Palestinian leader Mahmoud Abbas’ ruling Fatah movement fended off a strong challenge by the Islamic militant group Hamas in local elections in the West Bank and Gaza Strip today, with Fatah winning 56% and Hamas with 33% of the vote.
The corruption-tainted Fatah had feared defeat in the elections, but the results indicated the party won a majority of the races in 84 communities. However, Hamas established itself as a major political player, and won the three biggest contests – in the towns of Qalqiliya, Rafah and Beit Lahiya.
The local elections were seen as the final test for Abbas before parliament elections in July. Abbas has been seeking to persuade Hamas to give up violence and transform itself into a political party, but is also concerned an increasingly powerful hardline opposition can hinder his peace efforts with Israel.
Fatah officials said they had hoped to do better.
“The results didn’t live up to our expectations,” said Kadoura Fares, a Fatah legislator and leader of the movement’s younger activists, who have been clamouring for reform.
In Gaza City, senior Hamas leader Mahmoud Zahar said polling results showed that “people voted for the Islamic program, the programme of resistance, of change and reform”.
Final unofficial results showed Fatah winning 56% of the votes and Hamas winning 33%, with the remainder going to independents and smaller parties.
The results showed Hamas winning all 15 city council seats in the West Bank town of Qalqiliya. In Rafah in the Gaza Strip, Hamas had 10 seats compared to five for Fatah. In Beit Lahiya, another Gaza town, Hamas won seven seats compared to six for Fatah.
In the West Bank town of Salfit, Fatah won 13 seats compared to two for Hamas. In a sign of the militants’ strength even in areas with large Christian populations, Hamas won five of the seven seats allotted to Muslims in the town of Bethlehem, which has a total of 15 seats.
Final official results are expected on Sunday.
“I think this is a really great day for the Palestinian people. This is a message from the Palestinians that they want to elect their leaders in direct, free and fair elections,” said Palestinian negotiator Saeb Erekat.
The elections are difficult to interpret, because tribal rivalries and local matters counted at least as much as party affiliations. The most important test comes on July 17, when Palestinians vote for a new parliament after 11 years - and Hamas fields candidates for the first time.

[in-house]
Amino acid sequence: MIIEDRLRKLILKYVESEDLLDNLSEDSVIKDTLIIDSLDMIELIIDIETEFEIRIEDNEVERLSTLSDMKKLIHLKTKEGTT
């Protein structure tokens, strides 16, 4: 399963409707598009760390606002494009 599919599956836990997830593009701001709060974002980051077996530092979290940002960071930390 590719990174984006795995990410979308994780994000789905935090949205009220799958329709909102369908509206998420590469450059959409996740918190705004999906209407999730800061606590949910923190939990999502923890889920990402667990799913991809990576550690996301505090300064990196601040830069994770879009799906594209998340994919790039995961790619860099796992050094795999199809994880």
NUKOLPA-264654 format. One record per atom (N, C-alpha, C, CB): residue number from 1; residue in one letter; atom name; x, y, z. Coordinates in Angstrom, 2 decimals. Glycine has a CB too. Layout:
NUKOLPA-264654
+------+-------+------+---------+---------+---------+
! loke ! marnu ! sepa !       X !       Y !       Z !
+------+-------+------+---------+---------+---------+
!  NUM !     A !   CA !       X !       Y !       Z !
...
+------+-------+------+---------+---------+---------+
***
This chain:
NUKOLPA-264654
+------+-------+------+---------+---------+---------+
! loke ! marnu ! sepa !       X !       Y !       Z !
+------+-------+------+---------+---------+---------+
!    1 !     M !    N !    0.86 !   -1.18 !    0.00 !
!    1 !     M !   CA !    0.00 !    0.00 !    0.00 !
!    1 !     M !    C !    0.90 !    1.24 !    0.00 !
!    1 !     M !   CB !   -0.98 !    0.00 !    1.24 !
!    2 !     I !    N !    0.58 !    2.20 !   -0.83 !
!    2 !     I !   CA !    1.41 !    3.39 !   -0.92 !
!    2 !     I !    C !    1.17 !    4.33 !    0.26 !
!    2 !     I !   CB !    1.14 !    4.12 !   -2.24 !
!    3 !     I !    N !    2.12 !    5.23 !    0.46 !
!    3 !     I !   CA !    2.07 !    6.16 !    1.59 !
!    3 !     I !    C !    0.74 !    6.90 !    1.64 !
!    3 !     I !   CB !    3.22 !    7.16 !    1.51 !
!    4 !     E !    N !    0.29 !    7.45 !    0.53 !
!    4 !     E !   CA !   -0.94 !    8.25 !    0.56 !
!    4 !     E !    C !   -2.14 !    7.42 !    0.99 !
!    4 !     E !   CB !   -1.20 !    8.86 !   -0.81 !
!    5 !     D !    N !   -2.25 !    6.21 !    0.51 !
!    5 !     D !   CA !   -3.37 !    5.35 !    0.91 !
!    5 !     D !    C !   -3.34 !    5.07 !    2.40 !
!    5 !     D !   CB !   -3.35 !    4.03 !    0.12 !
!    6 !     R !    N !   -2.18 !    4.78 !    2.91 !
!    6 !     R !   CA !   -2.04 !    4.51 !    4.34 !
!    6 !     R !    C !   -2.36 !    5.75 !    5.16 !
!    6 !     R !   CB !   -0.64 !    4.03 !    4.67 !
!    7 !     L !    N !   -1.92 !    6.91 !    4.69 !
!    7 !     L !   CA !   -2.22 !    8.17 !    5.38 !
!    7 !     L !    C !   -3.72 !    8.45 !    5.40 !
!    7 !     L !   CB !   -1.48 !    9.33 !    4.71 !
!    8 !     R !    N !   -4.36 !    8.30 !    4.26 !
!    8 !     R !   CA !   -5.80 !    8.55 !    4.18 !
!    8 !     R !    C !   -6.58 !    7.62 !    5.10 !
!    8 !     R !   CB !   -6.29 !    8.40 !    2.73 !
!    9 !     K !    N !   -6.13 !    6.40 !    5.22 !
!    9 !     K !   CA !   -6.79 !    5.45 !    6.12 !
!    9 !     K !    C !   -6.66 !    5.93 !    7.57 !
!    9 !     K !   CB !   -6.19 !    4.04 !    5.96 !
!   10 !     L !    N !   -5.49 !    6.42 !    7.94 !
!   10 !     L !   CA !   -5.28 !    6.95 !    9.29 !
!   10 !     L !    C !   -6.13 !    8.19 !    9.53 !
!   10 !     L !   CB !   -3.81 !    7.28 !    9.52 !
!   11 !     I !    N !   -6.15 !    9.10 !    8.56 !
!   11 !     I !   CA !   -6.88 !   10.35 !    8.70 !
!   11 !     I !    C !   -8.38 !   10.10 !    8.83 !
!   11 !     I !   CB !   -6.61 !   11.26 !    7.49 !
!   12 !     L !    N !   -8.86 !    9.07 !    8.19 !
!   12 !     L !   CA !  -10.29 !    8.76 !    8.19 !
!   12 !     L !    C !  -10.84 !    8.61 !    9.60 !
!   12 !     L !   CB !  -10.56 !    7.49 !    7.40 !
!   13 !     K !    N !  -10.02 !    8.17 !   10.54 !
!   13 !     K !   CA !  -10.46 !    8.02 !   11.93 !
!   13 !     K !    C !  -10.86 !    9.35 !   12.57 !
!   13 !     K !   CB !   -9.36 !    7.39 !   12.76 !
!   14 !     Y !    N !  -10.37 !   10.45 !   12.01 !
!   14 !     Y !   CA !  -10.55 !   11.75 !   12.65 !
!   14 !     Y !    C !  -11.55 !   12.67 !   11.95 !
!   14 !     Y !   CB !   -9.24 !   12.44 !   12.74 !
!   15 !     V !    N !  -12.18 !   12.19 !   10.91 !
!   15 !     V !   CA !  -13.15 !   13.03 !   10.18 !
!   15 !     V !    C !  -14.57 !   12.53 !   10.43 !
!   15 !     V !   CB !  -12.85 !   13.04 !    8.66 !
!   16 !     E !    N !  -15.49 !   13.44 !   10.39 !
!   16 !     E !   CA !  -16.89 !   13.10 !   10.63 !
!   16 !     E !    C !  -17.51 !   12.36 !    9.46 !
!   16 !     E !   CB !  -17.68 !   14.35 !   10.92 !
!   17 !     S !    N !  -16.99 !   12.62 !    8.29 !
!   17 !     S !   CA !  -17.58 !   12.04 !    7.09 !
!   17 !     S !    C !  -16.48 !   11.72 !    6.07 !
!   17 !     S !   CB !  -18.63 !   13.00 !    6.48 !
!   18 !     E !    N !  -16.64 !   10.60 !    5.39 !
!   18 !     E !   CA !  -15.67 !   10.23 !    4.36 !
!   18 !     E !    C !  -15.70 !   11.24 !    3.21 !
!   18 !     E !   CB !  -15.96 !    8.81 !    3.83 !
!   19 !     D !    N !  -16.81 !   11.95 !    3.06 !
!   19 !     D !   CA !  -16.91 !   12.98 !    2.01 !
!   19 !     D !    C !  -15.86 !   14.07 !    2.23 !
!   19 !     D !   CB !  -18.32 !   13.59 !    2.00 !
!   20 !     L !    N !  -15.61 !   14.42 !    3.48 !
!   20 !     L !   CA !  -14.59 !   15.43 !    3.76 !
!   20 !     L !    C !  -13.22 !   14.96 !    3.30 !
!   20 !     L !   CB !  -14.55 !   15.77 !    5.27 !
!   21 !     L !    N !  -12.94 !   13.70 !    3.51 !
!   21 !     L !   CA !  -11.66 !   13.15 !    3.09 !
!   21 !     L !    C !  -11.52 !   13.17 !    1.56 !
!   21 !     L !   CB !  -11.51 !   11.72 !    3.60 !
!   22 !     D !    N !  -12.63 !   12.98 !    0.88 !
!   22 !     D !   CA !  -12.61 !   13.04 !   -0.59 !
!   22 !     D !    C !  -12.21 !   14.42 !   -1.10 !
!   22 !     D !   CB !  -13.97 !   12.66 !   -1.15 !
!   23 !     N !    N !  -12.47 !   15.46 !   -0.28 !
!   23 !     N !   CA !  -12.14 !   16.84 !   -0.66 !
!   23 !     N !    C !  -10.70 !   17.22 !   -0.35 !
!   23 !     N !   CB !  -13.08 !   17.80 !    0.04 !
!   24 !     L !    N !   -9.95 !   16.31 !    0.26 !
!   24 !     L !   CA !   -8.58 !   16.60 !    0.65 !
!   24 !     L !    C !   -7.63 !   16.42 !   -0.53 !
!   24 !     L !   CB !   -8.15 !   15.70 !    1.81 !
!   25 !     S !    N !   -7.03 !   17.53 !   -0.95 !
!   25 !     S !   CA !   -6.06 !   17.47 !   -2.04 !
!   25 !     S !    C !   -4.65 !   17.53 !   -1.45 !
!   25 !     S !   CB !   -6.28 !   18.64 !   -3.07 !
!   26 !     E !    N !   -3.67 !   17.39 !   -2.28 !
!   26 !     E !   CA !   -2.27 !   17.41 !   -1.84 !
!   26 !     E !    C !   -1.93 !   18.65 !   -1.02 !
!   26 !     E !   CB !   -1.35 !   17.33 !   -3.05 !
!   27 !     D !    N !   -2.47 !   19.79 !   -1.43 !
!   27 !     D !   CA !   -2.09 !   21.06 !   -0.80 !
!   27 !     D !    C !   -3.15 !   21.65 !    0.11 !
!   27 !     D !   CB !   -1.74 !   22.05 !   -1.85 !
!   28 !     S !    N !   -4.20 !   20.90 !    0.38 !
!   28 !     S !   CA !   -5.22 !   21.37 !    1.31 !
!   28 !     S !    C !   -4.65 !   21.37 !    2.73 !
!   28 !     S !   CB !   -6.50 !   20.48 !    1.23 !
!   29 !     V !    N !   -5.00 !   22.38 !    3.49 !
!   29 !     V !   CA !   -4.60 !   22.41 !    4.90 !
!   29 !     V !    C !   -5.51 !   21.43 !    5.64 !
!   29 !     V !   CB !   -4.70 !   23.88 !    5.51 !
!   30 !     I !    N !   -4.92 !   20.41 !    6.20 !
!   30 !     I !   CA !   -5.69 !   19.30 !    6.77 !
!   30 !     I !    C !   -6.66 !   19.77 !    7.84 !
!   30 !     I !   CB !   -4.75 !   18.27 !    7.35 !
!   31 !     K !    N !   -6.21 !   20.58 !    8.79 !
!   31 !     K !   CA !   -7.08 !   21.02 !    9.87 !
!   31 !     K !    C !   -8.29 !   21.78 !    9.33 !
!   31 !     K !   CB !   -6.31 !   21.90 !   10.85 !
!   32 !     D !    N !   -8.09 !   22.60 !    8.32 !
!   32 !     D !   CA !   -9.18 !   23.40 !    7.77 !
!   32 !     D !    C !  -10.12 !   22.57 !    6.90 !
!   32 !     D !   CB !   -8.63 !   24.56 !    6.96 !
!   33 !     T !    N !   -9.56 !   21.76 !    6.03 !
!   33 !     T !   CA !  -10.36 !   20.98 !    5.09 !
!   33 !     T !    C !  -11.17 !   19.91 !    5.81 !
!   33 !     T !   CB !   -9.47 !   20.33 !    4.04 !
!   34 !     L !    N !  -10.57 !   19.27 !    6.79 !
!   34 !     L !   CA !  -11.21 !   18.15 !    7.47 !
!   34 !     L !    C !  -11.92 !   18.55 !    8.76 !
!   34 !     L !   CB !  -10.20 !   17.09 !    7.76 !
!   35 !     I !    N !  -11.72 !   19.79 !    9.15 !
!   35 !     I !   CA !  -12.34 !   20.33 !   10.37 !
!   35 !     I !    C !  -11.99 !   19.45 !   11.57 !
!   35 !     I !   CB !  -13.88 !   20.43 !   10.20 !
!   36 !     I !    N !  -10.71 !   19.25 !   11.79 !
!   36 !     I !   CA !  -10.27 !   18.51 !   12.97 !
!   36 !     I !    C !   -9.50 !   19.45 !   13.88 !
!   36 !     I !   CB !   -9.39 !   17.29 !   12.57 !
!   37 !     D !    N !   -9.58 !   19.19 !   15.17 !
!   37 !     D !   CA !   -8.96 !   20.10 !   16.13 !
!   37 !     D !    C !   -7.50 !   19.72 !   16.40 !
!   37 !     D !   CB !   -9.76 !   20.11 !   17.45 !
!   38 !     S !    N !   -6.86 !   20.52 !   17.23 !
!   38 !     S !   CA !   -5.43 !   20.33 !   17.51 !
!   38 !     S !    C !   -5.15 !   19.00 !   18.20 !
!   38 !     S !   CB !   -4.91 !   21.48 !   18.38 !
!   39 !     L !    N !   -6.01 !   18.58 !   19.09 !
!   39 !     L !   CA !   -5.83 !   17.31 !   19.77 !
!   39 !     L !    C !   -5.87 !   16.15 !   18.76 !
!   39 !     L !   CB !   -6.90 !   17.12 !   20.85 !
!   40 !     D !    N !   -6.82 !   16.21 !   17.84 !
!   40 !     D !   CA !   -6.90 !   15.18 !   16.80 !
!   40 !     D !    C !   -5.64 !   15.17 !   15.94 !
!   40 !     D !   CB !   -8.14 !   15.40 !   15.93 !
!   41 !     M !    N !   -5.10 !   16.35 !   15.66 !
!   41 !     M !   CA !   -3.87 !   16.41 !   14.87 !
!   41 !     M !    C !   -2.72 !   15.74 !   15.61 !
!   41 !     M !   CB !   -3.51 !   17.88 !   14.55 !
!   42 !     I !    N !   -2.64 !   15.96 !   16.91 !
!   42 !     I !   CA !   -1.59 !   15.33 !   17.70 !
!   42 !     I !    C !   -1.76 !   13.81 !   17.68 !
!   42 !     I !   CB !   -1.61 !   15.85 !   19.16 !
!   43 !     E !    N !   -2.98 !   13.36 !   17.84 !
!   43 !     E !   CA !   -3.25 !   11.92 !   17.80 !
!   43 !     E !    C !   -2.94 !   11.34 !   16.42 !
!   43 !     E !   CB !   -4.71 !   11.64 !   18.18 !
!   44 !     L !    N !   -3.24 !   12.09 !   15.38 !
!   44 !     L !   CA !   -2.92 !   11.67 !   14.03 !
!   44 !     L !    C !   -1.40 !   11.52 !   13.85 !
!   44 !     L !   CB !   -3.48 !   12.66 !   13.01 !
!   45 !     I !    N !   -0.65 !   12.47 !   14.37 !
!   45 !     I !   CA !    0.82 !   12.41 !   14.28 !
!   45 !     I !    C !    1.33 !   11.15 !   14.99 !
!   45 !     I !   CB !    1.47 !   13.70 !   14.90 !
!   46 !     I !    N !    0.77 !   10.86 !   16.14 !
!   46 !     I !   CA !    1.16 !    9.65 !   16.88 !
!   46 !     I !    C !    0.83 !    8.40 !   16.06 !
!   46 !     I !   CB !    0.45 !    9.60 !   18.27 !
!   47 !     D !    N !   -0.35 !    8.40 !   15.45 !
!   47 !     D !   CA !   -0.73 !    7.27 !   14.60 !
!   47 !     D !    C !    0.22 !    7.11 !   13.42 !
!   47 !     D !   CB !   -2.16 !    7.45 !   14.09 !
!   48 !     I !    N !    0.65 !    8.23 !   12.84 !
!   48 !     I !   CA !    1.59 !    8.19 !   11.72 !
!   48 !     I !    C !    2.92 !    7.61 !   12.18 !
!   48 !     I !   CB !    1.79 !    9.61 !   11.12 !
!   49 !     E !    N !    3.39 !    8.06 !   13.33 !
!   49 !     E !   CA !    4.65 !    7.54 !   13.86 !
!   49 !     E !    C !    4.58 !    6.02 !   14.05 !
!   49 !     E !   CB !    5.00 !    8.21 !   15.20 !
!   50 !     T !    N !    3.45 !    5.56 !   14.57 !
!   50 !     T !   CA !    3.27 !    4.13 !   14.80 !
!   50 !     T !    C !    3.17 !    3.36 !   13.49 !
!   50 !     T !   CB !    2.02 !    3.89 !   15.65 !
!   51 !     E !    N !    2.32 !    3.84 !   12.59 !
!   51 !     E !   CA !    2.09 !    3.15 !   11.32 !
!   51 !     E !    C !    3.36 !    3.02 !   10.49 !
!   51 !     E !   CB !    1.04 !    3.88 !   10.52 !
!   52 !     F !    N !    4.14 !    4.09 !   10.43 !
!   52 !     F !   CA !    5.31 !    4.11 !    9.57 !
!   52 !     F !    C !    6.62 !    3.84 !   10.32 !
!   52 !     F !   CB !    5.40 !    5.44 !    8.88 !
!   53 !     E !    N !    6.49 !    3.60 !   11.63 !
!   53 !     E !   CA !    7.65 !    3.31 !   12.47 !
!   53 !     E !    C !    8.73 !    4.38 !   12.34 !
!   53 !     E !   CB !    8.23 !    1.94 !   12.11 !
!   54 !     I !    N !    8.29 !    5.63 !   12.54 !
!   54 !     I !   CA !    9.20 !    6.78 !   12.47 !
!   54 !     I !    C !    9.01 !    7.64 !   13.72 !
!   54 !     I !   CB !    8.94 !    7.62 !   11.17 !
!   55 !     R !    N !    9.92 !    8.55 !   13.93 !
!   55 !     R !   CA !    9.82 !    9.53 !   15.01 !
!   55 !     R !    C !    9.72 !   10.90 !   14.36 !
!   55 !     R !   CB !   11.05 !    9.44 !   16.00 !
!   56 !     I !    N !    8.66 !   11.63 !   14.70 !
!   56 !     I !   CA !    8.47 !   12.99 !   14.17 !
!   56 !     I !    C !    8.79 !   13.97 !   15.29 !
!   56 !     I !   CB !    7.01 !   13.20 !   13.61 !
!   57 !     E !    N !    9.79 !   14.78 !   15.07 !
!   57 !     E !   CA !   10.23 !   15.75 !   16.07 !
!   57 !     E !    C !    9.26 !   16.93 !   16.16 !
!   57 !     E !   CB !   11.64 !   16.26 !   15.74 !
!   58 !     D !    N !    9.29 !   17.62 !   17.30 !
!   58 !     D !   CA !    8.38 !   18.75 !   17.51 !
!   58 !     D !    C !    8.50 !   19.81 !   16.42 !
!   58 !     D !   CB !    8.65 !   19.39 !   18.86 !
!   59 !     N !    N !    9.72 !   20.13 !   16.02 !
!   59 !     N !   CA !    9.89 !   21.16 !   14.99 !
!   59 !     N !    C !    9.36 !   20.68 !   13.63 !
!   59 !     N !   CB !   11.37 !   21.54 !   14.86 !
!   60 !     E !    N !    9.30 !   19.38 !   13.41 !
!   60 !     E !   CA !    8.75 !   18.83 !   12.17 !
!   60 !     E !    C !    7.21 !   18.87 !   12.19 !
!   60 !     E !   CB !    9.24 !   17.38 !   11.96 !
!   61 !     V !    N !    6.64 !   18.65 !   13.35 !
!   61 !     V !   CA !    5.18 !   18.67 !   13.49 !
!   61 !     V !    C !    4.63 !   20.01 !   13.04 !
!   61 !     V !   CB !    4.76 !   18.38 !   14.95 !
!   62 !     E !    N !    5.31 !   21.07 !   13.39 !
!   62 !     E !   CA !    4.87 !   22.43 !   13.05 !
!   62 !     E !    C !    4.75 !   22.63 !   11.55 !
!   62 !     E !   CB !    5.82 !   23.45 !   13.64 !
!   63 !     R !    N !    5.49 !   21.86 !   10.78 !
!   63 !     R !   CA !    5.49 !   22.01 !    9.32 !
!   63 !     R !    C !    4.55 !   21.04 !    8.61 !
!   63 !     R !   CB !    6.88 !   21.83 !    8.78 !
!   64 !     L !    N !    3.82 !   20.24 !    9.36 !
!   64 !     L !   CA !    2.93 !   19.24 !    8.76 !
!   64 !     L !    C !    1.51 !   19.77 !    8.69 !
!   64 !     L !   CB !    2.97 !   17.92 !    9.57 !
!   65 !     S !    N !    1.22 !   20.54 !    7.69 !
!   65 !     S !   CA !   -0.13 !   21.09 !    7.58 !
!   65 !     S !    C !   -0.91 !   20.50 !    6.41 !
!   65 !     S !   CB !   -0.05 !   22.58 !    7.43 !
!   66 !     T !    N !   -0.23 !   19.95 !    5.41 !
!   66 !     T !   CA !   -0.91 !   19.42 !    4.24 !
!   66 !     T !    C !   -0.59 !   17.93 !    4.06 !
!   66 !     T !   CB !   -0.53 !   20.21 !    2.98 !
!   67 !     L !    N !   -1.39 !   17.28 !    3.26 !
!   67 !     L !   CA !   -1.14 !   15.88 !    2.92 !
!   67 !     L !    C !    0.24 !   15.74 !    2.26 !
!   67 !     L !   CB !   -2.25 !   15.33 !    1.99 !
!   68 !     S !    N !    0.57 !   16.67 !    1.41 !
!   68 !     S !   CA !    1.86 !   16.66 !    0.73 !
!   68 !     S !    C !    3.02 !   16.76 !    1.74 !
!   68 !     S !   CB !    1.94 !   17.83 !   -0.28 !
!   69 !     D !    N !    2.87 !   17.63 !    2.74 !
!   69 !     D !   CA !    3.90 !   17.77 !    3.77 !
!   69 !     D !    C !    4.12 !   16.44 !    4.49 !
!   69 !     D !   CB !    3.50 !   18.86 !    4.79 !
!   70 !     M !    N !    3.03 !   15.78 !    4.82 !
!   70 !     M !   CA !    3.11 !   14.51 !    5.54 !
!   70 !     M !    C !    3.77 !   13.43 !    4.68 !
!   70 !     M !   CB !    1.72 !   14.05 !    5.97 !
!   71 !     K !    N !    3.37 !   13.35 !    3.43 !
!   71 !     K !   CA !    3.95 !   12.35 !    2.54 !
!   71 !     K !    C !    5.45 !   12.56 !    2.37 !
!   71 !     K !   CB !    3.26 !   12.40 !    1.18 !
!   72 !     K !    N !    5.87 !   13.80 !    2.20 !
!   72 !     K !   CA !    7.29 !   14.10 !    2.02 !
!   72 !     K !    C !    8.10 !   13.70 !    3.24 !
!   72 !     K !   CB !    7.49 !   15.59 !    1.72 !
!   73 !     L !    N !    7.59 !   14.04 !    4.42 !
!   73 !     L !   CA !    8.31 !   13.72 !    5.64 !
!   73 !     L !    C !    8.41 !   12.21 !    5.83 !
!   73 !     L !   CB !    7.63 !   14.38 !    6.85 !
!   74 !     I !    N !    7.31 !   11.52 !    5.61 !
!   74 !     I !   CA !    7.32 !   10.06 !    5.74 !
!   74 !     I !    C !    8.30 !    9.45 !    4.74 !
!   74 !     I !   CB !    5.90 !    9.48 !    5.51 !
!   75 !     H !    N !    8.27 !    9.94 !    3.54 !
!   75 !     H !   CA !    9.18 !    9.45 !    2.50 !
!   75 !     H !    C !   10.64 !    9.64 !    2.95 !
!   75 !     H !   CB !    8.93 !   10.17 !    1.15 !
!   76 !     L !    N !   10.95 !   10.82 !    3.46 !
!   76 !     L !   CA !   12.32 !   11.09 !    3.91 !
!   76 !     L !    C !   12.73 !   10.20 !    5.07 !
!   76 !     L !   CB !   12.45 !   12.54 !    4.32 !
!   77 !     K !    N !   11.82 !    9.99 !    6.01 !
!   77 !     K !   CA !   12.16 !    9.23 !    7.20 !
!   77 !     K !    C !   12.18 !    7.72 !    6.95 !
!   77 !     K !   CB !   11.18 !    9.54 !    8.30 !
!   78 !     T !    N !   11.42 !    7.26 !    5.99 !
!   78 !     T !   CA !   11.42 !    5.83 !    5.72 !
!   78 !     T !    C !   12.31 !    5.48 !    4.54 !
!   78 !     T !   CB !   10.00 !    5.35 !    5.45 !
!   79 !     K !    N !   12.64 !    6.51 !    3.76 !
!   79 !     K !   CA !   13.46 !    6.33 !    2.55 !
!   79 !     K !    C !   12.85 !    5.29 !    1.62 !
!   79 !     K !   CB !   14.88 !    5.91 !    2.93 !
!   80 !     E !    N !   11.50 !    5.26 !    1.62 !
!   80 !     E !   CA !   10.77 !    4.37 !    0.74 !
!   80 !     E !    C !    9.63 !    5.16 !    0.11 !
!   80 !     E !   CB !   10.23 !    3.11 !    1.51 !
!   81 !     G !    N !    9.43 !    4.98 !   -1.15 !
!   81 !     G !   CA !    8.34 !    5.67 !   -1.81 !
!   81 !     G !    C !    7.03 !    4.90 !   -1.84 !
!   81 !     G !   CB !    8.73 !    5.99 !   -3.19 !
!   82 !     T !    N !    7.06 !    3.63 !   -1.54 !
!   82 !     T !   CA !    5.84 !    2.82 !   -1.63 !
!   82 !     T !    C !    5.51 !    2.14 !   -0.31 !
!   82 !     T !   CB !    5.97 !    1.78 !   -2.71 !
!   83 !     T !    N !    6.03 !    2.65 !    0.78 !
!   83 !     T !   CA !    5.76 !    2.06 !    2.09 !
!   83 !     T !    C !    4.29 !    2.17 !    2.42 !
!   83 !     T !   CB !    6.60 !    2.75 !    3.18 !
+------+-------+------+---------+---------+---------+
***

With the late Yasser Arafat and his mythical, charismatic leadership out of the picture, Palestinians are openly criticising the Fatah Party he headed and the government he created for widespread corruption, nepotism and inefficiency - and his successor, Mahmoud Abbas, could pay the price despite efforts to clean up the government and its security forces.
Hamas has set itself up patiently with years of welfare programmes for impoverished Palestinians, especially in Gaza, and is poised to take advantage of voter disaffection with Fatah.
“We are very honest and work much more than the others,” said Khaled Saada, a Hamas candidate for Bethlehem town council, citing schools, clinics and orphanages run by his group. “It is confirmed that we are much better at helping people.”
Hamas participation in elections bolsters Abbas’ hopes to co-opt the militants into mainstream Palestinian politics. But a strong Hamas showing in Thursday’s and other votes, especially this summer’s parliamentary ballot, would harm Abbas’ plans for a renewed Mideast peace track.
Hamas is sworn to Israel’s destruction despite agreeing to a temporary ceasefire along with other militant groups in March.
Fatah took a beating in two earlier rounds of local voting, and Palestinian pollster Khalil Shikaki said party leaders learned their lessons from that. Fatah “did a good job preparing for this election by unifying itself and making a strong team with effective people,” he said.
Turnout was strong, with 70% of voters going to the polls in the West Bank and 80% in Gaza, according to election officials. The only reported incident of violence came from a town in central Gaza, where Hamas backers exchanged fire with police. One person was wounded. Each side blamed the other for the clash.
In Atara, a village near Ramallah in the West Bank, Palestinian security said Fatah gunmen raided election headquarters and stole the ballot boxes. Hamas activists said Fatah feared Hamas had won.
Many voters were prepared to try Hamas after what they saw as a Fatah failure.
“Who will work for our future, for our children?” asked Maalik Salhab, a 24-year-old biology student who was wearing a green Hamas hat in Bethlehem and voted for the group on Thursday.
“If I see the outside world refusing to help us and then call Hamas terrorists, then I have the right to choose Hamas because they are doing all these things for me.”
In the latest challenge to the ceasefire between Israel and the Palestinians, militants fired two rockets into southern Israel, one of which damaged an empty house, late on Thursday, and fired a mortar shell early today at a Jewish settlement in Gaza.
With attacks proliferating, Defence Minister Shaul Mofaz signalled that Israel’s patience is wearing thin. “In the case of Qassam rockets, we have to react resolutely, but with moderation,” security officials quoted him as saying on Thursday.
Also today, the army said a military court has convicted an army sergeant for shooting an unarmed Palestinian in the Gaza Strip in late 2003. The unidentified soldier, who was commander of a military outpost near Rafah in southern Gaza, opened fire after seeing the man climb a ladder he leaned against rooftop antennae, the army said. The soldier falsely reported he opened fire because the man was armed.
The soldier, who was not identified, faces up to 20 years in prison.